1. A report on the impact fee review process (18-099)
    • There is a clear cost of growth in any community. A city's infrastructure provides a given quality of life in a community, and growth can put strain on that infrastructure. Water, electricity, sewer, street systems, and more must be modified to address the needs resulting from new growth. State law provides a mechanism, called impact fees, to collect funds to offset the City's cost of accommodating that growth. Provo City's ordinance provides that impact fees and capital facilities plans should be reviewed on five year intervals. The Impact Fee Review Committee (comprised of Council members, City staff, developers, and community members) has been meeting since early 2017 and working with a consulting firm to bring forward updated recommendations. The results of their work was presented at an Impact Fee Open House on November 8, 2018. Council will be holding public hearings at the November 27 and December 11 meetings and will then vote on the adoption of updated impact fees. Current impact fees are listed on the consolidated fee schedule.
Closed Meeting
  1. The Municipal Council or the Governing Board of the Redevelopment Agency will consider a motion to close the meeting for the purposes of holding a strategy session to discuss pending or reasonably imminent litigation, and/or to discuss the purchase, sale, exchange, or lease of real property, and/or the character, professional competence, or physical or mental health of an individual in conformance with § 52-4-204 and 52-4-205 et. seq., Utah Code.
    • Closed meetings (aka executive meetings) are held without the public present and must meet one of the conditions listed above.

Regular Meeting Agenda
5:30 PM, Tuesday, November 27, 2018

Opening Ceremony
  • Items in this category do not involve legislative action.
Presentations, Proclamations, and Awards
    • Items in this category do not involve legislative action.
  • A presentation of the Employee of the Month for November 2018
  • A presentation on the establishment of the proposed impact fees (18-099)
Public Comment
  • This public comment period is intended to allow comment on matters that do not appear on the agenda. Each speaker will generally be limited to two minutes. Fifteen minutes has been set aside for this comment period.
  • For items on the agenda requiring a public hearing, time to comment will be provided, after the item is presented, for all those who wish to speak.
  • For items not requiring a public hearing, public comment will still be taken following presentation of the item, but will be limited to a ten minute total comment period.
Action Agenda
  1. An ordinance amending Provo City Code to Public Works standards. Citywide impact. (PLOTA20180348)
    • This is item 6 on the work meeting agenda.
  2. An ordinance amending the Zone Map Classification of approximately 2.94 acres generally located at 1080 E 1320 S, from Residential (R1.10) to Low Density Residential (LDR). Spring Creek Neighborhood. (PLRZ20180102)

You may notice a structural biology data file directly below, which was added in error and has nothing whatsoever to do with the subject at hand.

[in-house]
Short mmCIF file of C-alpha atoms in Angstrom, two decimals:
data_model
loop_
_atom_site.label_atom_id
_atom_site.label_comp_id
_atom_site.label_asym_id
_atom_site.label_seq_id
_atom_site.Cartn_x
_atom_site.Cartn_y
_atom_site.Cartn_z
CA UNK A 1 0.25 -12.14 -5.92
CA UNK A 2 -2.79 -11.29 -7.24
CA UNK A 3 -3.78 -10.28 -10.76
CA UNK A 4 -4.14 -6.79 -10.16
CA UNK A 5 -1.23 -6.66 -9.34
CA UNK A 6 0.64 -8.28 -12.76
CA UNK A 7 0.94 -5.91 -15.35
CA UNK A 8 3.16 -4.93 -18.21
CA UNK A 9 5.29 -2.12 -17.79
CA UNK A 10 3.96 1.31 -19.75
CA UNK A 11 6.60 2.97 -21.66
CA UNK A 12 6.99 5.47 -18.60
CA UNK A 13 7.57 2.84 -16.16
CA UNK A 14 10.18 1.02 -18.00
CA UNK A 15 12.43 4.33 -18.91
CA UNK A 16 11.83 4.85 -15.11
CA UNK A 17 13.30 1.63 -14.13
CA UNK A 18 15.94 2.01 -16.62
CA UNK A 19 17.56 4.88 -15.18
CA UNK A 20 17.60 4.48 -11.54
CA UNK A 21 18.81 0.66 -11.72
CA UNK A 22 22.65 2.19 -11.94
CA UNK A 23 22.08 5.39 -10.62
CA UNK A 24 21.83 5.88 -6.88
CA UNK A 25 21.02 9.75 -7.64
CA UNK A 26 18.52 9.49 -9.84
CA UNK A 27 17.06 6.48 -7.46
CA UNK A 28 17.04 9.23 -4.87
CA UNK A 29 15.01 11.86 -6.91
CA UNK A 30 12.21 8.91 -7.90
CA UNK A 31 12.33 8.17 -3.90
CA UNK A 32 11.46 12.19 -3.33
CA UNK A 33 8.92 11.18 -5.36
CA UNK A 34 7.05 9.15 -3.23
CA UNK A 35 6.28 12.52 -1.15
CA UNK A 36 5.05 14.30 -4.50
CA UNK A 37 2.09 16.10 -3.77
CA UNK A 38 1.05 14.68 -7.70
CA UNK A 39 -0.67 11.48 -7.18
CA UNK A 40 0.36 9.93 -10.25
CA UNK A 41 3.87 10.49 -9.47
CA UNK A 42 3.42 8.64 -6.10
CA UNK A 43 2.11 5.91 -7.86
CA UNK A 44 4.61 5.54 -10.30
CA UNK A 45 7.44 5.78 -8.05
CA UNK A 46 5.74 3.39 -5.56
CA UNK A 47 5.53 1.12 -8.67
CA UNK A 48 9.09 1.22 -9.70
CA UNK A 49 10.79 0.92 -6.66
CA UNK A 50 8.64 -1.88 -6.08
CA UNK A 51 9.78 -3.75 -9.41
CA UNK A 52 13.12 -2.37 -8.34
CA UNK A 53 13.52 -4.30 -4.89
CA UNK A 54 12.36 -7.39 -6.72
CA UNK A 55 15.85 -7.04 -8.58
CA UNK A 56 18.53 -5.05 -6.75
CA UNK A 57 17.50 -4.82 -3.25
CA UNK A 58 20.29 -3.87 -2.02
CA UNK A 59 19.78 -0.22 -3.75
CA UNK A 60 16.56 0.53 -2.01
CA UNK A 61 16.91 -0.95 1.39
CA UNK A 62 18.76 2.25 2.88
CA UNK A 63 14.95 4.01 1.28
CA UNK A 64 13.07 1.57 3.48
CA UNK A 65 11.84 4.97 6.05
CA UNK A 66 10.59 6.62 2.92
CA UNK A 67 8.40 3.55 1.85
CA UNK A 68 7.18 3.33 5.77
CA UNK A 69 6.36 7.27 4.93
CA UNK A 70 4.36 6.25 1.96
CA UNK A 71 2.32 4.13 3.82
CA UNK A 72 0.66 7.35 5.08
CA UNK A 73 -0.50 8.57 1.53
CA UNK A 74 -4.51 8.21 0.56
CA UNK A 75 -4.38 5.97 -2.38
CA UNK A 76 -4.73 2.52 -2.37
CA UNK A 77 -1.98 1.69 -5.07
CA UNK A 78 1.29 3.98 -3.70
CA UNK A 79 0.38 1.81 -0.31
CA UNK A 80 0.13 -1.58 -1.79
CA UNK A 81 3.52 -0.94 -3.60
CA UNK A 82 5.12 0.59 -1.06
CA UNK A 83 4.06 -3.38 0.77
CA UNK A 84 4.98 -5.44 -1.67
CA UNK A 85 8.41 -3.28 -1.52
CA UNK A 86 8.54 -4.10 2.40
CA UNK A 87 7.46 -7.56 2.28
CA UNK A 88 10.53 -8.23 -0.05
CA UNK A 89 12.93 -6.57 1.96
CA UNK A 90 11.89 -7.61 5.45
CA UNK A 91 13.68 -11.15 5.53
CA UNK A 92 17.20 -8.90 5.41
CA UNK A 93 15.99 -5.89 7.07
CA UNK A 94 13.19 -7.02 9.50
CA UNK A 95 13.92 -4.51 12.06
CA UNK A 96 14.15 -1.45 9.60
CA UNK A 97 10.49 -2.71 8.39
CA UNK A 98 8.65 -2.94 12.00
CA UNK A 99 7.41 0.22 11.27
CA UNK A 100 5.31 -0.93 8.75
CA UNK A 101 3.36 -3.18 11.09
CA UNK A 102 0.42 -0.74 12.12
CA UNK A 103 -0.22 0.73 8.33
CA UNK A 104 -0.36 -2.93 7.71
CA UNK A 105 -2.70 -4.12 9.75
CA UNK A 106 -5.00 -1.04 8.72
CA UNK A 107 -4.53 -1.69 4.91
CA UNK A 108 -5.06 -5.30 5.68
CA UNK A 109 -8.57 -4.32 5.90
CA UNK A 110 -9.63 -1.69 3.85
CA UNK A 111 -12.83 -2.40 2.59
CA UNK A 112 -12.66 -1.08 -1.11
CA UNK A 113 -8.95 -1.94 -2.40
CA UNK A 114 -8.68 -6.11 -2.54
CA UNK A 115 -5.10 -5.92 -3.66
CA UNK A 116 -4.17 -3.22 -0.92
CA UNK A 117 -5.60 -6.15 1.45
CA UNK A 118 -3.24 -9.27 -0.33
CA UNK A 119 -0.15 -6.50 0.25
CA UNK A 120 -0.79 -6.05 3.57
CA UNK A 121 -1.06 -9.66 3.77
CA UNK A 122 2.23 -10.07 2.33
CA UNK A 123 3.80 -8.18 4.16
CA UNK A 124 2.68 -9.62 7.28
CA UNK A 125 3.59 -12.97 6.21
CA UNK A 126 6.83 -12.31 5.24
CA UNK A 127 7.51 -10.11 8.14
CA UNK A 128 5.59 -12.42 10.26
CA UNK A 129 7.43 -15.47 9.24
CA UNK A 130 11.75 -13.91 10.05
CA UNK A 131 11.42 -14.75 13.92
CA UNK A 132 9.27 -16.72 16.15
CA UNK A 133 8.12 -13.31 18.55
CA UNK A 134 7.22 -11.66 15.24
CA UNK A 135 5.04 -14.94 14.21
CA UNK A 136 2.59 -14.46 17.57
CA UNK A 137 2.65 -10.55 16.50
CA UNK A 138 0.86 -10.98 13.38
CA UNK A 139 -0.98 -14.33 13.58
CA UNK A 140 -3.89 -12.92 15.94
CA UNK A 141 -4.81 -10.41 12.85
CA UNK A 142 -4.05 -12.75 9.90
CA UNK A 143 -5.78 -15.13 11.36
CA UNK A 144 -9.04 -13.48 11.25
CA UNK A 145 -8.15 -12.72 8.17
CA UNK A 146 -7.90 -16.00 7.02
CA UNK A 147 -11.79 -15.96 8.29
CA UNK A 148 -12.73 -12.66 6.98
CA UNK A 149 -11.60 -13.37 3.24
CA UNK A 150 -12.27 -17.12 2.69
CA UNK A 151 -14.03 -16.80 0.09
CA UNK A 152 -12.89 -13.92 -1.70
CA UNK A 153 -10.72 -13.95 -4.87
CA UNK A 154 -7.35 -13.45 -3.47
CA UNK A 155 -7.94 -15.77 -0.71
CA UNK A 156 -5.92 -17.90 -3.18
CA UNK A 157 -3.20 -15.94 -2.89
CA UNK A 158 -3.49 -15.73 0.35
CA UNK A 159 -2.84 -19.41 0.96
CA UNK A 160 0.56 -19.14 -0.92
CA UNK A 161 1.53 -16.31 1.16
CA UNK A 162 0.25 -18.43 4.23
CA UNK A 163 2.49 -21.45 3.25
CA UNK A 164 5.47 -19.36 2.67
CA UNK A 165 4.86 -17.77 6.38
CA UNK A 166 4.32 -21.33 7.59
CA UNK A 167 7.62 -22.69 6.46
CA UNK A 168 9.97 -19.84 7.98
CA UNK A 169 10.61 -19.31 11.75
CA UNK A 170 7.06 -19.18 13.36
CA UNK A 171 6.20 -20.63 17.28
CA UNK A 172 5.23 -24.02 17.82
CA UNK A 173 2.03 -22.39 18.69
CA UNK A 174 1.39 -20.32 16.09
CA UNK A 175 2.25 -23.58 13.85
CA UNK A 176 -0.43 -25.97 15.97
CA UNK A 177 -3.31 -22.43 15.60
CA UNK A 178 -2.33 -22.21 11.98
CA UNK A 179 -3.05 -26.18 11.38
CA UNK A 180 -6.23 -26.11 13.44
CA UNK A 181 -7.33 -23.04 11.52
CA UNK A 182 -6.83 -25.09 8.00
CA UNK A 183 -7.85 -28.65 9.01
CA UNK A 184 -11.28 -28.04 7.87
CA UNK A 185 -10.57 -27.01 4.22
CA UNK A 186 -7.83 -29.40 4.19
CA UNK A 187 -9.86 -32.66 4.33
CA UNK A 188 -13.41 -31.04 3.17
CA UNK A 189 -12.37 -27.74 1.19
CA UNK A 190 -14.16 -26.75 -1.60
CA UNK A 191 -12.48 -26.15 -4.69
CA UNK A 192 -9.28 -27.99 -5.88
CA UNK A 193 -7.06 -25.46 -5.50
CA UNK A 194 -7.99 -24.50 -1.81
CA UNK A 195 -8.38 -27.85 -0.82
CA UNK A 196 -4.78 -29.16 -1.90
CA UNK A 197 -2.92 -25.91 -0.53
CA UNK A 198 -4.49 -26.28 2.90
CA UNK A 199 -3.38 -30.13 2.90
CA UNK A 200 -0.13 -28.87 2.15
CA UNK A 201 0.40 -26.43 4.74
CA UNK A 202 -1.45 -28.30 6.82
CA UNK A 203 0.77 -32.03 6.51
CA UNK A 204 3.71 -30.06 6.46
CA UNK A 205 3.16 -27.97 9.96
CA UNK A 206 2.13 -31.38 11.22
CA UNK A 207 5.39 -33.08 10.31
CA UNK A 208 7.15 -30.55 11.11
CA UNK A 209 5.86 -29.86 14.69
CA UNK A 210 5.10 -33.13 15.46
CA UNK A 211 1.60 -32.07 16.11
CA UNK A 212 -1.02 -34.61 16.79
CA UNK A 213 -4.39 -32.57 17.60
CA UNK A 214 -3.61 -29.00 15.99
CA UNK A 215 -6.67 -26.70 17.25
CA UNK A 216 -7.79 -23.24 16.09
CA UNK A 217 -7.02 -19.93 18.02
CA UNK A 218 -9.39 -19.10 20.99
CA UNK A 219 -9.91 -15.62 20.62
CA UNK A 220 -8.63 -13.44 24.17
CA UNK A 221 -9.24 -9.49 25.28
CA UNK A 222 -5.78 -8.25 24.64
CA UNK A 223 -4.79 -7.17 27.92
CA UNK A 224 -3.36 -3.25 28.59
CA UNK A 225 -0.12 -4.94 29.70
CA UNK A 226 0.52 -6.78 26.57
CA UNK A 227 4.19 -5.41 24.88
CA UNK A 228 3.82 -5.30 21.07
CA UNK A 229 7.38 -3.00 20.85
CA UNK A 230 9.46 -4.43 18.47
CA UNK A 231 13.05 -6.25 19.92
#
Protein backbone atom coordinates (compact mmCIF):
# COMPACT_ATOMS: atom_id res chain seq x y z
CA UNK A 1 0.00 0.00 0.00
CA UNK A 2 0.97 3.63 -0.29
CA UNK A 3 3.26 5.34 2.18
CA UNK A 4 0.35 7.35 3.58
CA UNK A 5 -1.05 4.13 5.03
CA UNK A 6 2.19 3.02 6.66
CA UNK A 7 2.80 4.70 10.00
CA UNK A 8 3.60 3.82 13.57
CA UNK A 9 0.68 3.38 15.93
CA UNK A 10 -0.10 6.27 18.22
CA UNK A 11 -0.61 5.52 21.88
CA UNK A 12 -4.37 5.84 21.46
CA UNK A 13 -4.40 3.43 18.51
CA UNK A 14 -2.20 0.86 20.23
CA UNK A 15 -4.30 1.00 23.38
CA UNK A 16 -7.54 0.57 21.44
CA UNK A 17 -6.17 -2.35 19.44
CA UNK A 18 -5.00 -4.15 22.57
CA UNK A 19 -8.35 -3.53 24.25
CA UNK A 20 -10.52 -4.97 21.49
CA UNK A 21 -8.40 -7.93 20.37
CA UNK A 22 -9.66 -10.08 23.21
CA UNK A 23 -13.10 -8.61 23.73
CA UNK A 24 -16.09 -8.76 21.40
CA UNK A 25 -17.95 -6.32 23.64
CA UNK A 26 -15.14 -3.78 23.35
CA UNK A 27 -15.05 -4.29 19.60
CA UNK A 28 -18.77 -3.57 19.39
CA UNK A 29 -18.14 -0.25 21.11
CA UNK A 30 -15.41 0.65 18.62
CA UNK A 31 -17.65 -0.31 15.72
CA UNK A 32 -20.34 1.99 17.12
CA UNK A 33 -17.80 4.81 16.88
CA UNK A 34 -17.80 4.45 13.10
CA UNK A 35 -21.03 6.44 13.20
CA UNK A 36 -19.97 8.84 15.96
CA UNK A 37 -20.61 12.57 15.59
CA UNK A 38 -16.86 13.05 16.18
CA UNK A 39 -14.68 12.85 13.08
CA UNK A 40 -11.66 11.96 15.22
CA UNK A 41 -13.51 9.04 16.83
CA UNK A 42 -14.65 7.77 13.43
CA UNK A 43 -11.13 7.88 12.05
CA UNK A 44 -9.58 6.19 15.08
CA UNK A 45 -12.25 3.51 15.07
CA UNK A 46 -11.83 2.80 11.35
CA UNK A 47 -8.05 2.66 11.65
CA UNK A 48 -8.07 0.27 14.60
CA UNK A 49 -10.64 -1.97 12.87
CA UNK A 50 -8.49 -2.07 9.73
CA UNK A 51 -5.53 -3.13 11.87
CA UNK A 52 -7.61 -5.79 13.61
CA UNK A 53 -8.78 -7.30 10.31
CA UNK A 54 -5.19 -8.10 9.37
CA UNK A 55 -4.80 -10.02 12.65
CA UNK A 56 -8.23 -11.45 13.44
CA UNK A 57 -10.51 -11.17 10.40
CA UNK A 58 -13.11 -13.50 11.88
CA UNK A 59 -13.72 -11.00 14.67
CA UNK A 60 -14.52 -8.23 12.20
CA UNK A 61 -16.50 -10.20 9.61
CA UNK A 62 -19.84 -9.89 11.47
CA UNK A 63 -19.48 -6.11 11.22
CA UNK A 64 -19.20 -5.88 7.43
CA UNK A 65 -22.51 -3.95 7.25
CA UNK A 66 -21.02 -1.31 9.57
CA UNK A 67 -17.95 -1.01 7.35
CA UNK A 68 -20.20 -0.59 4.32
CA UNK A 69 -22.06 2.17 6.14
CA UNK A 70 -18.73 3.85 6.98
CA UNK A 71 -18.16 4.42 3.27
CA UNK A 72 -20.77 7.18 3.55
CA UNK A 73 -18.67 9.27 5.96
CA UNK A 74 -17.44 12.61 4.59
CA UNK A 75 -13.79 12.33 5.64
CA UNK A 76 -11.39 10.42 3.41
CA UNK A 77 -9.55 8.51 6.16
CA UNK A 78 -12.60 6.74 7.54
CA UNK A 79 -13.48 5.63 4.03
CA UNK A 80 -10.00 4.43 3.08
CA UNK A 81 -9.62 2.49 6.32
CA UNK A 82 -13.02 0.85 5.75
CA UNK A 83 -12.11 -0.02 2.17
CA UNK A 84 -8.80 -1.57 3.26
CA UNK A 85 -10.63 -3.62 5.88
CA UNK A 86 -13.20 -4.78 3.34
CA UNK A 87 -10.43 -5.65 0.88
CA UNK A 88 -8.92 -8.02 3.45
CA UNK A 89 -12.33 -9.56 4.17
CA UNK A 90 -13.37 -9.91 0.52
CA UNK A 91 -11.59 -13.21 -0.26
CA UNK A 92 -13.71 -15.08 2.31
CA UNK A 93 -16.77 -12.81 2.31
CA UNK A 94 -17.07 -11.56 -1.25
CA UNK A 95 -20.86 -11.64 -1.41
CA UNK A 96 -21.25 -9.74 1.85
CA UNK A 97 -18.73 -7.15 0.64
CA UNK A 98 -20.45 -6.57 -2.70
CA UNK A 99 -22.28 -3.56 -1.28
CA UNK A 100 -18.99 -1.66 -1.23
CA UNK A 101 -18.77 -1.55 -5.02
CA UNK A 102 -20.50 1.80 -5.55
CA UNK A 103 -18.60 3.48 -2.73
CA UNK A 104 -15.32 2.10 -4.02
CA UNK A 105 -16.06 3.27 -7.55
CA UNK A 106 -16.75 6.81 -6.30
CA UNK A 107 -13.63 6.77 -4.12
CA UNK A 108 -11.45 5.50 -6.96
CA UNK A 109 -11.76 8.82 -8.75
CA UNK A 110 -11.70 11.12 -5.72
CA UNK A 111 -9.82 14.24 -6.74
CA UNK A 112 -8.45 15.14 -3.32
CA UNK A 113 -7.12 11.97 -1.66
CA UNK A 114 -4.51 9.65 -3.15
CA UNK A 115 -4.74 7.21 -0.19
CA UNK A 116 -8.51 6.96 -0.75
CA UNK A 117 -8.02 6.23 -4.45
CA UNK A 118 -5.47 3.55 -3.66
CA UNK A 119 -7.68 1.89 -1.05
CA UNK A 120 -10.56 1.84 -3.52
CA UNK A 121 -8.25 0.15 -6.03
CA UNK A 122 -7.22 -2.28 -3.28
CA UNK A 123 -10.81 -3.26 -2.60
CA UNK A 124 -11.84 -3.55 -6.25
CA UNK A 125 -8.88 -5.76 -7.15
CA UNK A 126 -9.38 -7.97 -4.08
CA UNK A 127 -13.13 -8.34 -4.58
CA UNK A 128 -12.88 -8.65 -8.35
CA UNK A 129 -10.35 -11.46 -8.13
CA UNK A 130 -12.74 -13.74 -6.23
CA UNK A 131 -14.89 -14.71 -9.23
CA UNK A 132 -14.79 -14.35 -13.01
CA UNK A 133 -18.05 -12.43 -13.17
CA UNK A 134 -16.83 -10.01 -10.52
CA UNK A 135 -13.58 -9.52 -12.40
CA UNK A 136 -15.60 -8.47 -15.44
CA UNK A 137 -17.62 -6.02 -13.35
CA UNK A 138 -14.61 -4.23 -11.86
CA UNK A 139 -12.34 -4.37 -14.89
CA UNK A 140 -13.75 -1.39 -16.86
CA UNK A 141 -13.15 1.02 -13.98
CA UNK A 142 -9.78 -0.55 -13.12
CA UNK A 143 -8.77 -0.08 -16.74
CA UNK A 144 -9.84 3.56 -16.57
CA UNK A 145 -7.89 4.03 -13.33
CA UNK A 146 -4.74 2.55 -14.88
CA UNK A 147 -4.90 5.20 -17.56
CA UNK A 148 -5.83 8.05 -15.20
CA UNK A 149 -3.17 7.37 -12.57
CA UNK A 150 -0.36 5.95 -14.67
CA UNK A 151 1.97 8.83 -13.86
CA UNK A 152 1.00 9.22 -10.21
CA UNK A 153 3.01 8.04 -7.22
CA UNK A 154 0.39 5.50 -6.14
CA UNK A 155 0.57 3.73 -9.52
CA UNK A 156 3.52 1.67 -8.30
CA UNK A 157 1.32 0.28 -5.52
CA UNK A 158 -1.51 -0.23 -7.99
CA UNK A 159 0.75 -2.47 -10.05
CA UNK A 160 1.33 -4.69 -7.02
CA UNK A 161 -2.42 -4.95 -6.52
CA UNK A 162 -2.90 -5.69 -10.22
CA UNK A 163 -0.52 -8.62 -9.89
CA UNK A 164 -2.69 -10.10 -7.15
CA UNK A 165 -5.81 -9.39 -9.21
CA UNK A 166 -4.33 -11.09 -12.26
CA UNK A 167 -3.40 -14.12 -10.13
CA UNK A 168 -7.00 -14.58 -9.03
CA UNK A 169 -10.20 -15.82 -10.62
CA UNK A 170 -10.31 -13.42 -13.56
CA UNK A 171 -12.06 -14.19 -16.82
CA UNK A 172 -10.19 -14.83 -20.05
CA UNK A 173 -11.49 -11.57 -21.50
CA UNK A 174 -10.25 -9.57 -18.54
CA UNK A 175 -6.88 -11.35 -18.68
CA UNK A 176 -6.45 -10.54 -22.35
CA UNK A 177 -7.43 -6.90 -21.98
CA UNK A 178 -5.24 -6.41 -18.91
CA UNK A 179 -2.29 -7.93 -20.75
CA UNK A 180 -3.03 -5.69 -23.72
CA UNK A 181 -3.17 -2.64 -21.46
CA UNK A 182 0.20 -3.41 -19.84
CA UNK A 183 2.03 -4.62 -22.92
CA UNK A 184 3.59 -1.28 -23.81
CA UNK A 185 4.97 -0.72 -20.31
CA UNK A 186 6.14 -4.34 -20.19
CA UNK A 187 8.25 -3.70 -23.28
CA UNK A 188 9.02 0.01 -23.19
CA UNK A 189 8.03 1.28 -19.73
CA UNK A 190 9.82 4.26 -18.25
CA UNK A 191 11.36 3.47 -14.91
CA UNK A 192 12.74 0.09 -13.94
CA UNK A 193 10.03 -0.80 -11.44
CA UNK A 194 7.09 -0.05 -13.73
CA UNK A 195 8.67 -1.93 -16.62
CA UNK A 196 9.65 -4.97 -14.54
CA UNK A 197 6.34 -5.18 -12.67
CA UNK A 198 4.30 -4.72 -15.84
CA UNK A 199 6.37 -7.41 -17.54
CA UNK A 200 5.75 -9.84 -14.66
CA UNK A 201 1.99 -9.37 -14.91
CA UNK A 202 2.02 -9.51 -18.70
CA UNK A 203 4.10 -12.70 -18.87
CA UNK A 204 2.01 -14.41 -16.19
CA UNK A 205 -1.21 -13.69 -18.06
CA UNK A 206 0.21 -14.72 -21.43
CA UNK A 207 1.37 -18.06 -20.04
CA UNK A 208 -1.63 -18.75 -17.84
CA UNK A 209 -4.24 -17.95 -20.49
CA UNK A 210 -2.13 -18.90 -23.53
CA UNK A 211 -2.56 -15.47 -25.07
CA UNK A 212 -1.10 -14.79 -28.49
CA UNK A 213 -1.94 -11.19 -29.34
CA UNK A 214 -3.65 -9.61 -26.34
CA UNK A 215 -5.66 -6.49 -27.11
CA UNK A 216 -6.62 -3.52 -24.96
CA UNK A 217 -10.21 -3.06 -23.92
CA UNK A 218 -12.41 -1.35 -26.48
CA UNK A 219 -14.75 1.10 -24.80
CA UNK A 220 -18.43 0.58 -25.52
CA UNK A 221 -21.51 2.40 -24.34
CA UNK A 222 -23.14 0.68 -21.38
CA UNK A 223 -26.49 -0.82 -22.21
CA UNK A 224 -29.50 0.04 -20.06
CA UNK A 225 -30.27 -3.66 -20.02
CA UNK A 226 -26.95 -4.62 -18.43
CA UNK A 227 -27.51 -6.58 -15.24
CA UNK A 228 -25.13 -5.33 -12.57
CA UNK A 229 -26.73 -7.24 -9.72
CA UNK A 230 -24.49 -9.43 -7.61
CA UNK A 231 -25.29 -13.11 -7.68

• The is item 8 on the work meeting agenda.
  3. An ordinance amending Provo City Code to increase buffering requirements and transitional standards when certain uses are adjacent to a Residential Zone. Citywide impact. (PLOTA20180216)
    • This is item 7 on the work meeting agenda.
  4. A resolution approving an Environmental Assessment regarding a proposed Land and Water Conversion Fund property conversion (17-036)       
    • This is item 5 on the work meeting agenda.
  5. A resolution approving a substantial amendment to the program year 2018 annual action plan, fourth year update to the five-year consolidation plan, as amended (18-100)      
    • HOME Program regulations state that Participating Jurisdictions (PJ) utilizing HOME funds for activities assisting homebuyer and/or homeowner rehabilitation must use the Affordable Homeownership Limits (AHL) provided annually by the U.S. Department of Housing and Urban Development (HUD). Alternatively the regulations allow the PJ to determine its own AHL by conducting a market analysis. City staff has conducted an analysis of the current local market in Utah County shows that the AHL provided by HUD, do not reflect the trends of the local market, limiting the choice of available homes for low-income families and individuals. The City, as Lead Entity of the HOME Consortium, is proposing to adopt its own AHL which reflect and increase of about 29% over the HUD limits. Increasing the AHL will enlarge the pool of available homes to low-income families and individuals and allow the PJ and partner non-profit agencies to better assist them.

What do those numbers at the ends of the agenda items mean?
    • Items on the agenda are given a file number by Council staff or Community Development staff to help with tracking the item through the legislative process and to organize the supporting materials.
    • You may find it helpful in cases where an item may be worded a little differently on different agendas. Matching up that file number helps you see that it is the same issue.